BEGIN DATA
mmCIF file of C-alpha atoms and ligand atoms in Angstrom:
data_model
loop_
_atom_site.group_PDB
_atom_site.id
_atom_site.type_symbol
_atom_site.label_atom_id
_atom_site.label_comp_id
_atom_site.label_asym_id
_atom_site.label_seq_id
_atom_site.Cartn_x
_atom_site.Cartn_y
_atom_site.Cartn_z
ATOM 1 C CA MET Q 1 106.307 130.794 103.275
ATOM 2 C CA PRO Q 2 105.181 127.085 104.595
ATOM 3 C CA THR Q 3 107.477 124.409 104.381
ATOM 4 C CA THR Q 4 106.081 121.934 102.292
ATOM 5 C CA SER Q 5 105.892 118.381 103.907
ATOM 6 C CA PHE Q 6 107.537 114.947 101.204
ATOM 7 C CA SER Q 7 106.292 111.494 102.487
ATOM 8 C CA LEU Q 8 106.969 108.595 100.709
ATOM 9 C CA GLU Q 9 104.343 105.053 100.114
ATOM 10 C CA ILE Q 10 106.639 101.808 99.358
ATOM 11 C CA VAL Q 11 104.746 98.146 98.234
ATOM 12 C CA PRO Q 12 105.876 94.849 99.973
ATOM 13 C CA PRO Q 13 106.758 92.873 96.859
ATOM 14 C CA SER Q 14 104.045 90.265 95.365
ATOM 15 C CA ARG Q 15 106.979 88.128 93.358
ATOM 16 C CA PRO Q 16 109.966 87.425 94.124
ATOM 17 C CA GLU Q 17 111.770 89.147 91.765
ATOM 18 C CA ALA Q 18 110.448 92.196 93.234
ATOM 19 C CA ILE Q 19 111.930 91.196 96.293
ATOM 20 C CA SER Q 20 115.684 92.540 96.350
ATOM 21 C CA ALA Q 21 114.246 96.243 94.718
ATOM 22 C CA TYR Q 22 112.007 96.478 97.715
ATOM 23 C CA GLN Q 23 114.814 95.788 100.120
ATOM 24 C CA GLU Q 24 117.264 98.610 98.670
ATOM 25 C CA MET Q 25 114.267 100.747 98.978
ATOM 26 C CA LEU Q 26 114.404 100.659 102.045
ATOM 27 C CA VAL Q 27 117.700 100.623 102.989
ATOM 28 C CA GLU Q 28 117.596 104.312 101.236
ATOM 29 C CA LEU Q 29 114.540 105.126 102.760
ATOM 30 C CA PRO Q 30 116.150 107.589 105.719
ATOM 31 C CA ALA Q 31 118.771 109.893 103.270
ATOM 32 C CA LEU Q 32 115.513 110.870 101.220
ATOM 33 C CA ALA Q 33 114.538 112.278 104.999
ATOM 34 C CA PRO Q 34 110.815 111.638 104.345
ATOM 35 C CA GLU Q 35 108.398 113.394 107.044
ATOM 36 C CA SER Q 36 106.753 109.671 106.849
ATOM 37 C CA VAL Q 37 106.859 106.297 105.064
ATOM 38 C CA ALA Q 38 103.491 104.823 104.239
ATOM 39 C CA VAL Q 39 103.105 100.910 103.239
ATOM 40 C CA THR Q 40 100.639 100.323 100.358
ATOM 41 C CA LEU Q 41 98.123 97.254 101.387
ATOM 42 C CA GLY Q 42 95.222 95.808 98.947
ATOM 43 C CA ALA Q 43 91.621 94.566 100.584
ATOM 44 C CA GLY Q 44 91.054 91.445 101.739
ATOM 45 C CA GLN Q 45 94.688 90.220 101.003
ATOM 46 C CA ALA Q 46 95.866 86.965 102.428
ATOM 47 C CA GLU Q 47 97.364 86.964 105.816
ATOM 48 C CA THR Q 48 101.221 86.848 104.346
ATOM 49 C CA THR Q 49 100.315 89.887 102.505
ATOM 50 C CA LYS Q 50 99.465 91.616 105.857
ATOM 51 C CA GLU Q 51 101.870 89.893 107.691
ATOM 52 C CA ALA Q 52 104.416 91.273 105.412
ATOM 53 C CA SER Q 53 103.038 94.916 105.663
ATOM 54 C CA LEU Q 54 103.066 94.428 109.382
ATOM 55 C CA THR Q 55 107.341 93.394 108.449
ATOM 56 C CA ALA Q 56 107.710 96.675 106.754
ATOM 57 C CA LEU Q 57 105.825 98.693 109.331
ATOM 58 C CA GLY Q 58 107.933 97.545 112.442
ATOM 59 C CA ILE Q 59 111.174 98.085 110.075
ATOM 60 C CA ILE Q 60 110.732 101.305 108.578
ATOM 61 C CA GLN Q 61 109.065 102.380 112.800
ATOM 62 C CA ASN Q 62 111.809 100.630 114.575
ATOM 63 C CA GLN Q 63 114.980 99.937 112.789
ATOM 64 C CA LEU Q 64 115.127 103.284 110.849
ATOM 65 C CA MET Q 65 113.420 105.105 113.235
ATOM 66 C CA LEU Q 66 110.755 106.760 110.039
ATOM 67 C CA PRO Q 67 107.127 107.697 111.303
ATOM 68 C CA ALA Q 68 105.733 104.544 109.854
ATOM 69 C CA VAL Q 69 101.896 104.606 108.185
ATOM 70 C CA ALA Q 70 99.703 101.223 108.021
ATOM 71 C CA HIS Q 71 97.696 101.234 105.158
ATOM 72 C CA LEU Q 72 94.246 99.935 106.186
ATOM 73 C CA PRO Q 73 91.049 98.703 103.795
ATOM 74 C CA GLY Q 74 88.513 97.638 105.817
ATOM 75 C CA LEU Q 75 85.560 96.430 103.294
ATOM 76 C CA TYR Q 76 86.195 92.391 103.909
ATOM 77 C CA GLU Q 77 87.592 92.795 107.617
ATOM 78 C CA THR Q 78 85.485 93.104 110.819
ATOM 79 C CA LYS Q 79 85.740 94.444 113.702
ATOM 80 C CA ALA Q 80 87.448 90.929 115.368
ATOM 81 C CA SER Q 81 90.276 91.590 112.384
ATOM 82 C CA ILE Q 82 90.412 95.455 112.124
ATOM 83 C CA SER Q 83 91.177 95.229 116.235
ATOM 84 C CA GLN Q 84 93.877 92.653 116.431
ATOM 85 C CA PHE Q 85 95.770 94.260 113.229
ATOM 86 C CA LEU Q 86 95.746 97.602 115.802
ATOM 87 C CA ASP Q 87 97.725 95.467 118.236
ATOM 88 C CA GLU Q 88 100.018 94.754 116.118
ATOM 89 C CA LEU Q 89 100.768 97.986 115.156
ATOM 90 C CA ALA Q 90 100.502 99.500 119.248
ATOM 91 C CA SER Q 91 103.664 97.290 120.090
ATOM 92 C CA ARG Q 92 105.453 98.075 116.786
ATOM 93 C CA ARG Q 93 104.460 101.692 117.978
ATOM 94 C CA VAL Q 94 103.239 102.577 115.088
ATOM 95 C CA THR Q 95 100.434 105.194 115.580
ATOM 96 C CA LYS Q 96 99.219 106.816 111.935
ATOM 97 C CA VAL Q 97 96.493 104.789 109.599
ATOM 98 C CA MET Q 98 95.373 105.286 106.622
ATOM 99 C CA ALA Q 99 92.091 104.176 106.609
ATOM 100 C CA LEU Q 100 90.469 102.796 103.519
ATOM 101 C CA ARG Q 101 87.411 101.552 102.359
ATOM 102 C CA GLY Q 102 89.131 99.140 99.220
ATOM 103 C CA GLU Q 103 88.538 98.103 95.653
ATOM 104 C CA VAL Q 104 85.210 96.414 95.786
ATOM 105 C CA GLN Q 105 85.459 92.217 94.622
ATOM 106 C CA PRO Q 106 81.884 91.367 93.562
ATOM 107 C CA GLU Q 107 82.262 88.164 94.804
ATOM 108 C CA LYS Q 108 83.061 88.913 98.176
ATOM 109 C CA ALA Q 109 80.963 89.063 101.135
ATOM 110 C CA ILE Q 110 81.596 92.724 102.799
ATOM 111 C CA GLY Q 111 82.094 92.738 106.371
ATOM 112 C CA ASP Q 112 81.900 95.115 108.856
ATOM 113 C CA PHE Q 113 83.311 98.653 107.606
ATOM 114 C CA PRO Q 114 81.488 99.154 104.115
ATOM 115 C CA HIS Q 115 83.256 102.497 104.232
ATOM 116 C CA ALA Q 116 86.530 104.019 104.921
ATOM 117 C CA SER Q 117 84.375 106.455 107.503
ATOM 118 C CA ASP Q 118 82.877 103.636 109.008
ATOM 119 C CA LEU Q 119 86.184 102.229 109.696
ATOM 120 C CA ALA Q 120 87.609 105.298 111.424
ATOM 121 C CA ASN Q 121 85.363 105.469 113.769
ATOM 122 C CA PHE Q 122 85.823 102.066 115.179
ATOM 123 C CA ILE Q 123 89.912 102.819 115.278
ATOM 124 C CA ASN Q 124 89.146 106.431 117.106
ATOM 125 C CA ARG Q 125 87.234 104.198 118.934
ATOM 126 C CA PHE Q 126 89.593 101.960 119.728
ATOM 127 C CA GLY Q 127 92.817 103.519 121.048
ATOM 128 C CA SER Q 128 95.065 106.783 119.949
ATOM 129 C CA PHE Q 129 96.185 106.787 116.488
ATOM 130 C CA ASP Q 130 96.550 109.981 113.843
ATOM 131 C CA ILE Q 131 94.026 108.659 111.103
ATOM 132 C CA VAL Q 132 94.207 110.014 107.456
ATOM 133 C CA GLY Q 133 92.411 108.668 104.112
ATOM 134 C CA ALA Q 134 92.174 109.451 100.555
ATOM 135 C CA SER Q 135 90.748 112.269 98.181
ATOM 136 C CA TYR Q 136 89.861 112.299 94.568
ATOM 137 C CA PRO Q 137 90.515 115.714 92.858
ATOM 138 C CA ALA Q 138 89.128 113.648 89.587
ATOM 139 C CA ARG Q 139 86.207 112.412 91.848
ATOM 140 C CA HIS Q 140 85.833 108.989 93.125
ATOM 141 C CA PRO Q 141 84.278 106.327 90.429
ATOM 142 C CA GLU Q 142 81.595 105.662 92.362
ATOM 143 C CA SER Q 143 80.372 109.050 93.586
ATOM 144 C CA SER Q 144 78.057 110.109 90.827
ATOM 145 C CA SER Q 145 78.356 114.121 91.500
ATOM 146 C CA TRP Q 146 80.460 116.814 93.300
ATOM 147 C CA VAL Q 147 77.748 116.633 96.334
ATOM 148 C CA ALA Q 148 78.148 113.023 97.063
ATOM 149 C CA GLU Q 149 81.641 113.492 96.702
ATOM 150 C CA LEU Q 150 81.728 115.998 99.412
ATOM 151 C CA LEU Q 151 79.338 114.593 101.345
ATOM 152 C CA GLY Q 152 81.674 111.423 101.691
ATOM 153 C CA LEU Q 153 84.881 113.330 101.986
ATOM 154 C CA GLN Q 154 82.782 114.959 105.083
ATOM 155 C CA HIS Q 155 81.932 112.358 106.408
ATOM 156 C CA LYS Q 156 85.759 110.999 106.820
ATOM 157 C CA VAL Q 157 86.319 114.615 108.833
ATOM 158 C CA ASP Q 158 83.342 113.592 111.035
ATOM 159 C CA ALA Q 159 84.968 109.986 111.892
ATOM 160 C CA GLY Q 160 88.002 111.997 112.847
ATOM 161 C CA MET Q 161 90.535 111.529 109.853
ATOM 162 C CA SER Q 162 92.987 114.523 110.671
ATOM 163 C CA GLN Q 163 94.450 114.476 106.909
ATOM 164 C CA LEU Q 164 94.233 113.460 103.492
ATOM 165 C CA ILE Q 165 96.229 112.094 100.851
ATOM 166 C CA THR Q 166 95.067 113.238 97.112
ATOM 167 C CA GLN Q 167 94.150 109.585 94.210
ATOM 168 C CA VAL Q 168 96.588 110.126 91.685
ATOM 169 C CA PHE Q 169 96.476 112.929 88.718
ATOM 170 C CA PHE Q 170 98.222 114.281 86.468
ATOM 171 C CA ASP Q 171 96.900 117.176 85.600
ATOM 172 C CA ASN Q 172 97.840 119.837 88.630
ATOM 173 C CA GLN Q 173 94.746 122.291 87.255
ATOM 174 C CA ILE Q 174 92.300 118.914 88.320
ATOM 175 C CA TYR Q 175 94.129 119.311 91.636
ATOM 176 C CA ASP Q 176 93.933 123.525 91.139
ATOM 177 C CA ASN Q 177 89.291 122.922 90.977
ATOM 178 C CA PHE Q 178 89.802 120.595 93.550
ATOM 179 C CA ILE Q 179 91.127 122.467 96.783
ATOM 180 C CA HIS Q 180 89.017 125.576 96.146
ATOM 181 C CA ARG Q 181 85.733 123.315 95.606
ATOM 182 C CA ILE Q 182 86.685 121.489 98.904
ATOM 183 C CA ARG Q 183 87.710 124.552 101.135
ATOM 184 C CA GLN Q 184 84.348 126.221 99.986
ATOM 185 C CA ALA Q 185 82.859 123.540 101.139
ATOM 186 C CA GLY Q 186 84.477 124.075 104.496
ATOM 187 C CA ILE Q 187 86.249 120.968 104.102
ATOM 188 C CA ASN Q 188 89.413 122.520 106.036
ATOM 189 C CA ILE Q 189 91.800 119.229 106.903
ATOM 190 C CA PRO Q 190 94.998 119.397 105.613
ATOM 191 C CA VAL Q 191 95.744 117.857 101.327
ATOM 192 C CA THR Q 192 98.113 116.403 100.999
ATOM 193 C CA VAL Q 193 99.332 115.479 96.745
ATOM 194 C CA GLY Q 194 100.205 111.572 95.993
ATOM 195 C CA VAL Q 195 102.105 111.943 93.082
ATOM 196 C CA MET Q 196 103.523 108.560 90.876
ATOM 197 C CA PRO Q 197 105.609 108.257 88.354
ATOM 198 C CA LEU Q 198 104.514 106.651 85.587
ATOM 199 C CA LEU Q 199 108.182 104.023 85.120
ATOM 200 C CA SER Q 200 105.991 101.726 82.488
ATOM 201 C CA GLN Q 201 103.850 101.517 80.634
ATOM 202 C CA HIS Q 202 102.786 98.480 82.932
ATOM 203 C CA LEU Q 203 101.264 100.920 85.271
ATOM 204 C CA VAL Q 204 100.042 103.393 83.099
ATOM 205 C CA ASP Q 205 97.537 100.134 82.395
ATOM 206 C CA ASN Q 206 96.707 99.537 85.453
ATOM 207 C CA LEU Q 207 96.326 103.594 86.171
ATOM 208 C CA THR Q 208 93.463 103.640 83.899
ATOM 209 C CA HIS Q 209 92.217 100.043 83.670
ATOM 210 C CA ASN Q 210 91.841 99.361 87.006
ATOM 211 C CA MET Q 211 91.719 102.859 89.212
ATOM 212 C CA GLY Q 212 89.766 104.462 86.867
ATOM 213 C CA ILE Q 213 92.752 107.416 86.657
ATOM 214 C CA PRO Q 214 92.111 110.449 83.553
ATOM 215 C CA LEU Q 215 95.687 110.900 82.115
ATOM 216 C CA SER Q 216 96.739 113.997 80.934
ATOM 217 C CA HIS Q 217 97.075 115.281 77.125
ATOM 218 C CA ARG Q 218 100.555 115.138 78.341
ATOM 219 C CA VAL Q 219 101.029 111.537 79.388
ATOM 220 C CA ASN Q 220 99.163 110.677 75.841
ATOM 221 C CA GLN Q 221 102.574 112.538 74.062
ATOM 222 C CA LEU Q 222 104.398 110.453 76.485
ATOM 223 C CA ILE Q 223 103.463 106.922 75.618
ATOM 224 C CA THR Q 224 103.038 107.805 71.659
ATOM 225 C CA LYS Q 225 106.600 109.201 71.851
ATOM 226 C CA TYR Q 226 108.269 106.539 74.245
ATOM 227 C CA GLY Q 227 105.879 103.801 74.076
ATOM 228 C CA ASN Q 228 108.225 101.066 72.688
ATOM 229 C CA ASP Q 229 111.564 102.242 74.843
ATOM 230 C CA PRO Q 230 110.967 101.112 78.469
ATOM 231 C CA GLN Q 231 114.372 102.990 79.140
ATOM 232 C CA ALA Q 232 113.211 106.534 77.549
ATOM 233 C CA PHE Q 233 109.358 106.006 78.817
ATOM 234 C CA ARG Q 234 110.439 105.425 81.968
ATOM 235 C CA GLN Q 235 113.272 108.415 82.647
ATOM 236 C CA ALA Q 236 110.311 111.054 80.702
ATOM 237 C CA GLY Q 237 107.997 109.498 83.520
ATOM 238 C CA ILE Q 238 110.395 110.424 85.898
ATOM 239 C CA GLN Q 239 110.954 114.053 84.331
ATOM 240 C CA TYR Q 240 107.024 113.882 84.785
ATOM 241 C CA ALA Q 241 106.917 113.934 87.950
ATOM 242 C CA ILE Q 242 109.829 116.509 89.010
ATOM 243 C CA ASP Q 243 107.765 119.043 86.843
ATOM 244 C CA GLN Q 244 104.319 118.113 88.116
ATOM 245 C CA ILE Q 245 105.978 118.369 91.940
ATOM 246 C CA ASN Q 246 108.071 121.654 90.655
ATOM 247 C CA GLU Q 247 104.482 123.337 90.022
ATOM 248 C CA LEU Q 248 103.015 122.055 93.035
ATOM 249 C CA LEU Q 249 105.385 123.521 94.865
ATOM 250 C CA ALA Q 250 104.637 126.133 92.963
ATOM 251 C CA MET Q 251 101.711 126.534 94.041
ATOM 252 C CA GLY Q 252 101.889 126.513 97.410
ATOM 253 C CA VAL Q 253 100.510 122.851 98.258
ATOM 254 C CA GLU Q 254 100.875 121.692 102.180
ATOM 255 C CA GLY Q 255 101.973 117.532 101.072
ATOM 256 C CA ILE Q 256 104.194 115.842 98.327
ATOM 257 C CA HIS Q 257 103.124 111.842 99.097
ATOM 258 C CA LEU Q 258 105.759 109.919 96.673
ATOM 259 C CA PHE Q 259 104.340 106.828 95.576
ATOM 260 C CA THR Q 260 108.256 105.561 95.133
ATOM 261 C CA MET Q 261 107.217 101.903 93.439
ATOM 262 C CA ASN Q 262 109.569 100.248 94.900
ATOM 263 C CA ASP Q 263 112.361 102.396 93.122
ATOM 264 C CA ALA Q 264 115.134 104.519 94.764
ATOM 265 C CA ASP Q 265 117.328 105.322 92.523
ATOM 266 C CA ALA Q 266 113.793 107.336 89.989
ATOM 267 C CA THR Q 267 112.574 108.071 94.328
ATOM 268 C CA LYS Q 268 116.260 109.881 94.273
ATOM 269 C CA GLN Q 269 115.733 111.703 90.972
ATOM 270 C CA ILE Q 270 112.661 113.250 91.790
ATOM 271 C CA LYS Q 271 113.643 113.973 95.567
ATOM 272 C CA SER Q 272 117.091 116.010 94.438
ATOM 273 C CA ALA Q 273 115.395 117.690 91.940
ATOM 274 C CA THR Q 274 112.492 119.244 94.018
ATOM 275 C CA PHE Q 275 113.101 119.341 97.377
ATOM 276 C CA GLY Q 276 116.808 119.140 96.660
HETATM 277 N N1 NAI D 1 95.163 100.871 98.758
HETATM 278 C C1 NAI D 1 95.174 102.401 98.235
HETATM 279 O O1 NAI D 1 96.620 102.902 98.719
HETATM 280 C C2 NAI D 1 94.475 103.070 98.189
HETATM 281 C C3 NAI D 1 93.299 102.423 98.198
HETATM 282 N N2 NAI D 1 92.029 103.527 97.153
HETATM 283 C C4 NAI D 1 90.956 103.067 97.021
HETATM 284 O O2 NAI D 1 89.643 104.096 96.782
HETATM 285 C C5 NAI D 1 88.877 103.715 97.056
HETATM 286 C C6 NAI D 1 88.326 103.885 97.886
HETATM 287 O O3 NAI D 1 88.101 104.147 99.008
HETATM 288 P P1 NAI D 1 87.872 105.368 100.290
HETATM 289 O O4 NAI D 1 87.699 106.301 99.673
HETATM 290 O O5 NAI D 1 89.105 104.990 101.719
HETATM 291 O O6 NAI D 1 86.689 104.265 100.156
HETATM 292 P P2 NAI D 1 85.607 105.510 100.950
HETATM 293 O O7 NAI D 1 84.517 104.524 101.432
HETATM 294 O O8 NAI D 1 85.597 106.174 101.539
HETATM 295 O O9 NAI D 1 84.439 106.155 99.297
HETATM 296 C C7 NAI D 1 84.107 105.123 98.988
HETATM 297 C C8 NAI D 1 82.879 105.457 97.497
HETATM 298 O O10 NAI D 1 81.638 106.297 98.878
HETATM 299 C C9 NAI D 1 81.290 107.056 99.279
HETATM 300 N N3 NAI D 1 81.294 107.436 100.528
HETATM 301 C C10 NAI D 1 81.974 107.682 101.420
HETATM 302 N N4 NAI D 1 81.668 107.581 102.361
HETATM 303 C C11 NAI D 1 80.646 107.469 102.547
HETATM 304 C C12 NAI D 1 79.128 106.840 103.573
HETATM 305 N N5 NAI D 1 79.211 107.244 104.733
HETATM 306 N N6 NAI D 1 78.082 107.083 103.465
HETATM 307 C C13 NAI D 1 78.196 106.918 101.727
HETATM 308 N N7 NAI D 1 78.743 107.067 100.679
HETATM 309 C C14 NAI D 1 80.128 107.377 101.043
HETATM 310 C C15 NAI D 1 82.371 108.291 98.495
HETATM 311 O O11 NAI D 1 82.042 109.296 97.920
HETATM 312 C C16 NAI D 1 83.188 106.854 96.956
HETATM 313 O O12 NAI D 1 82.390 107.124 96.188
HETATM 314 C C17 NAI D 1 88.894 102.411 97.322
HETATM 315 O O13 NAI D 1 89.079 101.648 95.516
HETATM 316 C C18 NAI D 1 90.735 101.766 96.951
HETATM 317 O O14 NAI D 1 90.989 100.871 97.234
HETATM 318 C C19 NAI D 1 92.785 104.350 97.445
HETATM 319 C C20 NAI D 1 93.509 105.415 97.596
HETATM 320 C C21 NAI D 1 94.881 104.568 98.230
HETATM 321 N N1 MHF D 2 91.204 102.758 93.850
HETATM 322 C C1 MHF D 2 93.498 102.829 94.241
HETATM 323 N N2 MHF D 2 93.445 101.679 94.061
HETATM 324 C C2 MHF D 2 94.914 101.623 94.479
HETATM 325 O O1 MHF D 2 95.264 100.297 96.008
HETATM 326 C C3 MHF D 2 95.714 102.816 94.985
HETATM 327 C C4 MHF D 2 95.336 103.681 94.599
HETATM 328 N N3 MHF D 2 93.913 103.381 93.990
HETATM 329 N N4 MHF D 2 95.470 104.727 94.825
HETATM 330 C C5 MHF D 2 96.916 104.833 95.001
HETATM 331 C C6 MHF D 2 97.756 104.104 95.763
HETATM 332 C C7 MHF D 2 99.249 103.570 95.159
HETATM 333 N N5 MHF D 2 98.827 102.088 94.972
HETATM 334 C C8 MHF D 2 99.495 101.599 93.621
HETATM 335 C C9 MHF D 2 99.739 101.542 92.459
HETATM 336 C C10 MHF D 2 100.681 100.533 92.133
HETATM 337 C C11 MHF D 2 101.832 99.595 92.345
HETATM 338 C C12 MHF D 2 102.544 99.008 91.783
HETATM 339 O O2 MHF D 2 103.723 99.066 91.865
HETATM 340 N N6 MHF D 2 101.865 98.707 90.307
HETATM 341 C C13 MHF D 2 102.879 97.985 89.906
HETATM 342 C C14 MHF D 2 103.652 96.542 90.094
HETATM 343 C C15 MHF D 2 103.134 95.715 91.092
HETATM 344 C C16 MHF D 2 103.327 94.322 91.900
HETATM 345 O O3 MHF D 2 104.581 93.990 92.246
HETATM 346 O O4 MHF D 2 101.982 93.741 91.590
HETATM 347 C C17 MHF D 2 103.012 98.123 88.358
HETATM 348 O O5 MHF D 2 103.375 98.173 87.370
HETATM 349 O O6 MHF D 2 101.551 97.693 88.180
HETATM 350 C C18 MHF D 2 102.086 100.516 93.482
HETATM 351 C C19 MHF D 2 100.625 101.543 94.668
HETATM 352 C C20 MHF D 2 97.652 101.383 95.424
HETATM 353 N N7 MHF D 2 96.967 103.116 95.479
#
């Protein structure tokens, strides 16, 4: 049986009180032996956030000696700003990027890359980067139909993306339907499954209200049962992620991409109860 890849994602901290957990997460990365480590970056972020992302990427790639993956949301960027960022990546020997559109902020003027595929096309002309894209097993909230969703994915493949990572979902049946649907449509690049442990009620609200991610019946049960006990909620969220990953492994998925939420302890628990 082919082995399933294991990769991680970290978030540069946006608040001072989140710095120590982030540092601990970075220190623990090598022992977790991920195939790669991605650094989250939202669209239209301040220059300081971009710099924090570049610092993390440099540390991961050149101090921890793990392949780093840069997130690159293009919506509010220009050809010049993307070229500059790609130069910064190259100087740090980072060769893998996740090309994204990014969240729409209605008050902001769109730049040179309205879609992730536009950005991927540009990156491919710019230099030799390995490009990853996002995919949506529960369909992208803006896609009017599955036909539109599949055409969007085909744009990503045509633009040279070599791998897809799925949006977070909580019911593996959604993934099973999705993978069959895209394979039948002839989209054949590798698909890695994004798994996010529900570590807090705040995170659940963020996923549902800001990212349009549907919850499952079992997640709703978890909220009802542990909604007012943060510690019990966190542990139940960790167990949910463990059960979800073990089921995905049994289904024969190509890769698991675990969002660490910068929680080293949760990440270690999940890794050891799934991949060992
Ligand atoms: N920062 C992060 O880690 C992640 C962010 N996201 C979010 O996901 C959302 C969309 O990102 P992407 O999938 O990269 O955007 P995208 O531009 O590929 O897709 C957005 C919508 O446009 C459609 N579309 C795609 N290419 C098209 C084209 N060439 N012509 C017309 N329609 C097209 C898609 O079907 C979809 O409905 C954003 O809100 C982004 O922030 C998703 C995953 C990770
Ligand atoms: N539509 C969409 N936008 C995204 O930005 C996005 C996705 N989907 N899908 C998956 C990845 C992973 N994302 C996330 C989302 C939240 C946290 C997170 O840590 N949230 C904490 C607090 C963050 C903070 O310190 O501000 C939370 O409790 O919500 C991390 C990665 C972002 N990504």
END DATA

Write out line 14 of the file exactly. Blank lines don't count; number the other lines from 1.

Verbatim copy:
ATOM 1 C CA MET Q 1 106.307 130.794 103.275